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Why Antigua is an Irresistible Retirement Spot

Kathleen Peddicord
Photo by: Sugar Ridge
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Imagine a place that has year-round springtime temperatures, educated, friendly people who genuinely like foreigners, an established English-speaking expat community, excellent medical care, great restaurants and rich cultural diversions, all available at a very affordable cost. Then picture that city in a stunningly beautiful setting in a semi-tropical valley between mountains and volcanoes. This is La Antigua, Guatemala.

The Volcán de Agua (Volcano of Water) dominates the south side of the valley where Antigua is situated. Dormant for several centuries, the volcano earned its name from its giant crater that filled with water and flooded the original city location in the 16th century. To the southwest are two other volcanoes, Acatenango, now dormant, and Fuego (Fire), which erupts periodically with small lava flows and great clouds of smoke and ash. The Volcán de Fuego provides impressive light and sound shows, but is too far away to be a risk to Antigua. Together, these three volcanoes provide a spectacular backdrop to the city.

Antigua is a traditional city, steeped in history and religious traditions that are preserved today in the processiones (religious parades) that pass through the city streets regularly, especially at Christmas and Easter.

The landscape around Antigua is a mixture of coffee fincas and forested areas of pine and silk oak. Antigua's coffee, grown in the rich volcanic ash, is among the finest in the world.

Antigua is much more than just another quaint World Heritage City. It is a vibrant 16th-century colonial monument full of history, art, culture and language education. It is a place of friendly people from many different nations who have sought out Antigua as their home. What better testament could be offered for any city?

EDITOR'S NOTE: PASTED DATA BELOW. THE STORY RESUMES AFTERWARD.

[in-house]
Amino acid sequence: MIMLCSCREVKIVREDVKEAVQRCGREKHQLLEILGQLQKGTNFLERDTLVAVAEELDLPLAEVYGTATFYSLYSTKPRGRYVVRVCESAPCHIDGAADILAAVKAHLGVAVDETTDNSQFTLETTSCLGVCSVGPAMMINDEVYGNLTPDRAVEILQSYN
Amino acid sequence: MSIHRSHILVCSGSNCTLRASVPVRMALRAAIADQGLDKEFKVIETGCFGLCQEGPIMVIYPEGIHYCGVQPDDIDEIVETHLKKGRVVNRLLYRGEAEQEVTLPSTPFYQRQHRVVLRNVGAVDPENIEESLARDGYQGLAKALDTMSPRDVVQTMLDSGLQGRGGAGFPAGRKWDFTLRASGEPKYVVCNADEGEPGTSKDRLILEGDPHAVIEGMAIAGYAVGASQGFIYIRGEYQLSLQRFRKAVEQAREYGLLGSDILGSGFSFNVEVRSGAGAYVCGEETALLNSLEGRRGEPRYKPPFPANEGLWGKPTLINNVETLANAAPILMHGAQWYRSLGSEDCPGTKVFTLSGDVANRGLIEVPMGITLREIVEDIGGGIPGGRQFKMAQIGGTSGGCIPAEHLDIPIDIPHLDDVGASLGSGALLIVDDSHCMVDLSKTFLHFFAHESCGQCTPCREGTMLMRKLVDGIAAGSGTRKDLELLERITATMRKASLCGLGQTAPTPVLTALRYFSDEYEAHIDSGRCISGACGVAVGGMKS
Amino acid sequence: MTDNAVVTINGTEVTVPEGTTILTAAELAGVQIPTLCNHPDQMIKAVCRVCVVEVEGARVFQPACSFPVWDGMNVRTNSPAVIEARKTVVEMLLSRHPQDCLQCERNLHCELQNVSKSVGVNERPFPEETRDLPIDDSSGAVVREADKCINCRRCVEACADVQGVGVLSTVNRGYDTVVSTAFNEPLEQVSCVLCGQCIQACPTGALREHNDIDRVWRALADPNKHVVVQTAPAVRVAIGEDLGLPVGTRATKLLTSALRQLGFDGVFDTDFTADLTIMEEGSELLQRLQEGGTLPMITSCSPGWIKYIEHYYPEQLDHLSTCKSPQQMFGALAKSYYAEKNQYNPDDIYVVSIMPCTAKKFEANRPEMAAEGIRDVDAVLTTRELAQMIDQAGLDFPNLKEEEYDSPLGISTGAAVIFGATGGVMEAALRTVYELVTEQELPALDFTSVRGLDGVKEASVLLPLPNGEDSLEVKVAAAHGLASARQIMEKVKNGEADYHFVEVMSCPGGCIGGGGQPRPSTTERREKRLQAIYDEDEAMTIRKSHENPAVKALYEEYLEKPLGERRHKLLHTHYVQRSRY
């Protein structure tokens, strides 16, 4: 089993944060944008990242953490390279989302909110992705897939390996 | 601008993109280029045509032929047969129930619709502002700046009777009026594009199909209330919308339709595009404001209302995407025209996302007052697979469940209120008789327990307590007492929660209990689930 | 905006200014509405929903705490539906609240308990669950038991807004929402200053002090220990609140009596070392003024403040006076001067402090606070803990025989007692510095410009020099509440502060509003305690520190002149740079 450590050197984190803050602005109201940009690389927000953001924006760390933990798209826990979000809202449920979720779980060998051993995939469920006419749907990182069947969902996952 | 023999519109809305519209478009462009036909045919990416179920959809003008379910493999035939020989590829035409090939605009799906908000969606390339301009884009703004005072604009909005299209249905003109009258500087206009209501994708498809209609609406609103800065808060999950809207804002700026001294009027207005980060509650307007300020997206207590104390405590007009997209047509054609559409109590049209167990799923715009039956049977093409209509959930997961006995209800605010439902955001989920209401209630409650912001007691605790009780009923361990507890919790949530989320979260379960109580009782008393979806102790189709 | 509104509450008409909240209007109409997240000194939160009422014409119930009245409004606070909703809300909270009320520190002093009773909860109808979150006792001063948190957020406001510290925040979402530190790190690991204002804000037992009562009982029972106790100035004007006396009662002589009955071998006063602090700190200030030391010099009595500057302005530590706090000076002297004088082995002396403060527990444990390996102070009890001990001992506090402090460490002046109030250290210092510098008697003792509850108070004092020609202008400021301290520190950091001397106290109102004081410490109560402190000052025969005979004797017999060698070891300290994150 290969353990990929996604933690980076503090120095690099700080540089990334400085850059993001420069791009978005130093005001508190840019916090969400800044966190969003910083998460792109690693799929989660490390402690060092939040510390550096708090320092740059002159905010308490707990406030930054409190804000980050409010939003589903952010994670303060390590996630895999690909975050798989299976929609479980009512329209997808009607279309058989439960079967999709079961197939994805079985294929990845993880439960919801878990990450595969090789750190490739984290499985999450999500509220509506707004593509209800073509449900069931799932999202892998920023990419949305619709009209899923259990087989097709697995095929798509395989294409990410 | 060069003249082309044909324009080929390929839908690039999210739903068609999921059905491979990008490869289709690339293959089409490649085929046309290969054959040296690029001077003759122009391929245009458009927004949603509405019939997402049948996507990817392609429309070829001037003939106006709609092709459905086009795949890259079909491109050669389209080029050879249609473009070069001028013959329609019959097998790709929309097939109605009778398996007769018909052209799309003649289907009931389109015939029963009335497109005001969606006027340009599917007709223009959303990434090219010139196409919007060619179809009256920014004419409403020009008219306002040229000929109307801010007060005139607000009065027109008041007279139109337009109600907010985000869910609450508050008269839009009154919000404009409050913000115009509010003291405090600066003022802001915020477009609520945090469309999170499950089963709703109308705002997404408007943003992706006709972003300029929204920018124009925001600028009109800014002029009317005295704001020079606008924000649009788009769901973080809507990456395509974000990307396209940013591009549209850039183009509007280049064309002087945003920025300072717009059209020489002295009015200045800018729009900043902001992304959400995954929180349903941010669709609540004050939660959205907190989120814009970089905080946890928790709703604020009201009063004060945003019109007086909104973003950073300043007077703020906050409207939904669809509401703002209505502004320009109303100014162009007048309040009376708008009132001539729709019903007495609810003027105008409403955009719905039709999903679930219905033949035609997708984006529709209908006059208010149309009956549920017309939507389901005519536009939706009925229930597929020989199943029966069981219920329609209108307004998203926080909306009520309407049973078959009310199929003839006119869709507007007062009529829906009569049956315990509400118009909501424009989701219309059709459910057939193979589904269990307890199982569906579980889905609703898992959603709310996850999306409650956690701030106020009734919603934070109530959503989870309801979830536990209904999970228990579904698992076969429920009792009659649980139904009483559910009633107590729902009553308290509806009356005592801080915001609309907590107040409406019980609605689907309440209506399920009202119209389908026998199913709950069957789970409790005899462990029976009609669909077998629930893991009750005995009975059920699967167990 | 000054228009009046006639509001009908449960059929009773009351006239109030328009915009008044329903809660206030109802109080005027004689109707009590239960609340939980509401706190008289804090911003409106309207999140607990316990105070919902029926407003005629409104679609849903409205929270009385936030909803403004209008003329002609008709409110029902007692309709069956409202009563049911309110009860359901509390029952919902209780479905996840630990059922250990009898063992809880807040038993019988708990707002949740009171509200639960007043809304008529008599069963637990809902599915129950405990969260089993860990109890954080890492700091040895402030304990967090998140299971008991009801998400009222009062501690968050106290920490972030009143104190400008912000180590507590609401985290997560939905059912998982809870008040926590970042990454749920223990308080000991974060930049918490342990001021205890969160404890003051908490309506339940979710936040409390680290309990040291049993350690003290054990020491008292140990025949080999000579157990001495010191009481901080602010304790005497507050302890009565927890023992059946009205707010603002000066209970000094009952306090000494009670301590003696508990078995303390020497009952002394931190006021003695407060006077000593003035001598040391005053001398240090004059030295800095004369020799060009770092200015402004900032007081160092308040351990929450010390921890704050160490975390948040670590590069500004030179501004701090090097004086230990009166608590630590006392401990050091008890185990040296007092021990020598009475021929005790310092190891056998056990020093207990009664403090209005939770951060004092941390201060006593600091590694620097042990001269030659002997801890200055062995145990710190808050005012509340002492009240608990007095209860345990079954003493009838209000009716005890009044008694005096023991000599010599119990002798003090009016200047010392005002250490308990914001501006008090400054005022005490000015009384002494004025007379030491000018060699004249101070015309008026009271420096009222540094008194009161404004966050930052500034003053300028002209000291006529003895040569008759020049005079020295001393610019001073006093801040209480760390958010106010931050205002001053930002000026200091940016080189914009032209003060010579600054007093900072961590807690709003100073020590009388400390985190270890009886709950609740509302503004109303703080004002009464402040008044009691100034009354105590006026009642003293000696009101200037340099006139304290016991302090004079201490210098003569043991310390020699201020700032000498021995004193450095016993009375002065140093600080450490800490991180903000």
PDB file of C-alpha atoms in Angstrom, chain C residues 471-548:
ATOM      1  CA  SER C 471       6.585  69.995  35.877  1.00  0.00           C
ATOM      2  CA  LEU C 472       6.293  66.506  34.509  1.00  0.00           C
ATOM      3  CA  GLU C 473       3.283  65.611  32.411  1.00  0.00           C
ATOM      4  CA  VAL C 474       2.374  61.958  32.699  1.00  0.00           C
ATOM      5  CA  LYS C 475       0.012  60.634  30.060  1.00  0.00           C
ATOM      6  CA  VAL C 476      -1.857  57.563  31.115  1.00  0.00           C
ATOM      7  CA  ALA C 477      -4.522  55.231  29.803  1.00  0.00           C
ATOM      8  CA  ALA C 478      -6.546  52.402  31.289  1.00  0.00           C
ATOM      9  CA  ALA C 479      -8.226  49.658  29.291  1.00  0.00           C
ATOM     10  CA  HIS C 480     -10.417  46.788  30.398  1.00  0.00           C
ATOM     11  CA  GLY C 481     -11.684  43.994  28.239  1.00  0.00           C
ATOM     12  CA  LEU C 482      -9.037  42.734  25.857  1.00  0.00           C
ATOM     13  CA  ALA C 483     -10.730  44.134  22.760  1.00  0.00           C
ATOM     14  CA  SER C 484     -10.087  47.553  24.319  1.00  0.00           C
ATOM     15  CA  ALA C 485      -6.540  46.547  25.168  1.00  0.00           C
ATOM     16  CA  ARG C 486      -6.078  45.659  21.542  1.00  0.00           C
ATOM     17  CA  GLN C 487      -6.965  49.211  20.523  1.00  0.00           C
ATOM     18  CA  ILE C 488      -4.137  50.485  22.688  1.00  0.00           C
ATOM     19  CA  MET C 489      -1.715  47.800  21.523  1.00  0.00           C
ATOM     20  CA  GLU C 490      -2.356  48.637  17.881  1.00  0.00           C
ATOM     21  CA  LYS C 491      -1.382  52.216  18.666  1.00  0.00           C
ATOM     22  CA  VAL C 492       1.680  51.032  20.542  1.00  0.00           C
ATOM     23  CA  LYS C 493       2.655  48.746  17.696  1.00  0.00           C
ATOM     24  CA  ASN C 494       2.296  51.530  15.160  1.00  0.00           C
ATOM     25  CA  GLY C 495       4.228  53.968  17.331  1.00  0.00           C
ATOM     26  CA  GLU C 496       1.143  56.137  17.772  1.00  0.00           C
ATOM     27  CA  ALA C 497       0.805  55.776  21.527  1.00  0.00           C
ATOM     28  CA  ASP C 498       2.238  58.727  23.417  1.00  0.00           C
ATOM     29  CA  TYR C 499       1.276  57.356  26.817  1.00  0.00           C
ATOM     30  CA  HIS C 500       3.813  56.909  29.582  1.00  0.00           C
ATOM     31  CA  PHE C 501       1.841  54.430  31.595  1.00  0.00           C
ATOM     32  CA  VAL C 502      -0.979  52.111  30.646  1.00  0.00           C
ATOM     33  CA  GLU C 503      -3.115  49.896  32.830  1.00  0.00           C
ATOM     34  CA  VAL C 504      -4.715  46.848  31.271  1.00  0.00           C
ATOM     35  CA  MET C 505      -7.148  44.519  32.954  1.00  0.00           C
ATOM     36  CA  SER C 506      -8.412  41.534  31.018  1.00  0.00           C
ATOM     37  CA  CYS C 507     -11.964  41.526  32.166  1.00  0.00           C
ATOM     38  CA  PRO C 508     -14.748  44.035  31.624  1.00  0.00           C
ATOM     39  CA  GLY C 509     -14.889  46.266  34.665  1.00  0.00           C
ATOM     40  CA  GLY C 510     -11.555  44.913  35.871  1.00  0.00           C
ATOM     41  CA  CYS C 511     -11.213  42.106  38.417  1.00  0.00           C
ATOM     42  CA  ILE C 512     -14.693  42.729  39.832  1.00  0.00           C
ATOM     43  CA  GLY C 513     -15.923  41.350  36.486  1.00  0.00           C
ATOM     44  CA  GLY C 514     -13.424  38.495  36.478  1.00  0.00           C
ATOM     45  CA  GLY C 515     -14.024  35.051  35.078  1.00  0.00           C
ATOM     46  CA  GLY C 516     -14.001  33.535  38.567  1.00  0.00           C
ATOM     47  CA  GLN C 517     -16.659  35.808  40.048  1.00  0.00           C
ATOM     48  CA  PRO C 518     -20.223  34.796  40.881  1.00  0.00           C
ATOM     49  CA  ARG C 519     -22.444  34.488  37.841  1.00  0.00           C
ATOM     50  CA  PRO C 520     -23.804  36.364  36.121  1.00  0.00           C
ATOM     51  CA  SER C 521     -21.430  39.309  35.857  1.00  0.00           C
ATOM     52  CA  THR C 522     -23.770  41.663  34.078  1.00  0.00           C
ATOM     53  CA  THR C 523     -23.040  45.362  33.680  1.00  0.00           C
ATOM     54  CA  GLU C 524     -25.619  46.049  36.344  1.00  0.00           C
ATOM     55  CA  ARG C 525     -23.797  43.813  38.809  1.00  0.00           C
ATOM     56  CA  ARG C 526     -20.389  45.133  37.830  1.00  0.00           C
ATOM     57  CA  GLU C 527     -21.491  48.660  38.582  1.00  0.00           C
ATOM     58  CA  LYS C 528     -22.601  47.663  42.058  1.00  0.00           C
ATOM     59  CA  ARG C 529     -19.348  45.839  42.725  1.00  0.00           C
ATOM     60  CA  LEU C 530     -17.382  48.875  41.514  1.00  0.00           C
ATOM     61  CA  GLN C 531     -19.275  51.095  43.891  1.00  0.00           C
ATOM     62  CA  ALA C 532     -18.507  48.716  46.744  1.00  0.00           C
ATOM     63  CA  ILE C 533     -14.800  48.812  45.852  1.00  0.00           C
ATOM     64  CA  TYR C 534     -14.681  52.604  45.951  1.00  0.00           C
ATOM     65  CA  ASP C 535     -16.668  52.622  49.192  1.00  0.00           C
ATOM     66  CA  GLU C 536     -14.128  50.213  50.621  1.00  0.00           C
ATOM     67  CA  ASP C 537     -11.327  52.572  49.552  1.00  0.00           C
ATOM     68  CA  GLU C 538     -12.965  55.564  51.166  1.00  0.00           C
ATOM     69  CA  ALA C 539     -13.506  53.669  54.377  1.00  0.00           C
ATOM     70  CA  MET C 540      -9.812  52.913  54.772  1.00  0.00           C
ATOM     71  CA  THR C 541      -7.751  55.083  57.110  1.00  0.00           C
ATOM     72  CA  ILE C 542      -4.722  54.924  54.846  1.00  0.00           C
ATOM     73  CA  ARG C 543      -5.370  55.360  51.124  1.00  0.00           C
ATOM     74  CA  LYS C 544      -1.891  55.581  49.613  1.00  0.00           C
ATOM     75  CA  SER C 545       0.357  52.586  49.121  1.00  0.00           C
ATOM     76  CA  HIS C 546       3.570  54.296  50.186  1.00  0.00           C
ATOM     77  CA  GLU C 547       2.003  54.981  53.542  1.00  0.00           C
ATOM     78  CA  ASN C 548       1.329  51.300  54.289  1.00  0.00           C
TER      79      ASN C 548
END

Antigua is known as a land of eternal spring. Its southern location ensures warm winters, and its altitude translates to cool summers. Average daytime temperatures in December and January, the coldest months, range from 53 to 71 degrees Fahrenheit, meaning no central heating is required. (Though you might use a space heater in the bedroom for a few weeks each "winter".) Temperatures in May, the warmest month, range from 61 to 78 degrees Fahrenheit, so you won't need air conditioning either. You will want a sun hat for walking around town, though, because while temperatures are never hot, the sun shines year-round.

Antigua has a friendly, relaxed, small-town feel. People know their neighbors, and the heart of the town is the Parque Central, where everyone meets and passes by at least once a day. The Plaza was first laid out in 1541, and has been the social center ever since. It was a place for markets, bullfights, hangings and gossip in past centuries, and the gossip still continues.

The buildings originally erected around the Plaza remain in place today. On the east side is the Cathedral and the Bishop's Palace. The City Hall Palace fills the north side, the Palacio Capitanes Generales occupies the south side, a mix of businesses entices pedestrians on the west side and a large fountain dominates the center. Surrounding it all are manicured gardens, trees and benches, tempting local residents to linger as they pass through. Around the edges of the Plaza circulate horse-drawn carriages, tuk-tuks, a few cars and hundreds of pedestrians.

Making Antigua even more irresistible is the overall cost of living, which is notably cheaper than in the United States. Property taxes are negligible, and the moderate weather translates to low utility bills. Groceries, restaurants and entertainment expenses run 20 to 30 percent of those costs in the U.S. Living in the historic center, you could walk everywhere you'd want to go, so your transportation costs would be minimal. You also have easy access back home to North America whenever you want to make the trip. It's just a four-hour flight to Texas.

Kathleen Peddicord is the founder of the Live and Invest Overseas publishing group. With more than 28 years experience covering this beat, Kathleen reports daily on current opportunities for living, retiring and investing overseas in her free e-letter. Her newest book, How To Buy Real Estate Overseas, published by Wiley & Sons, is the culmination of decades of personal experience living and investing around the world.

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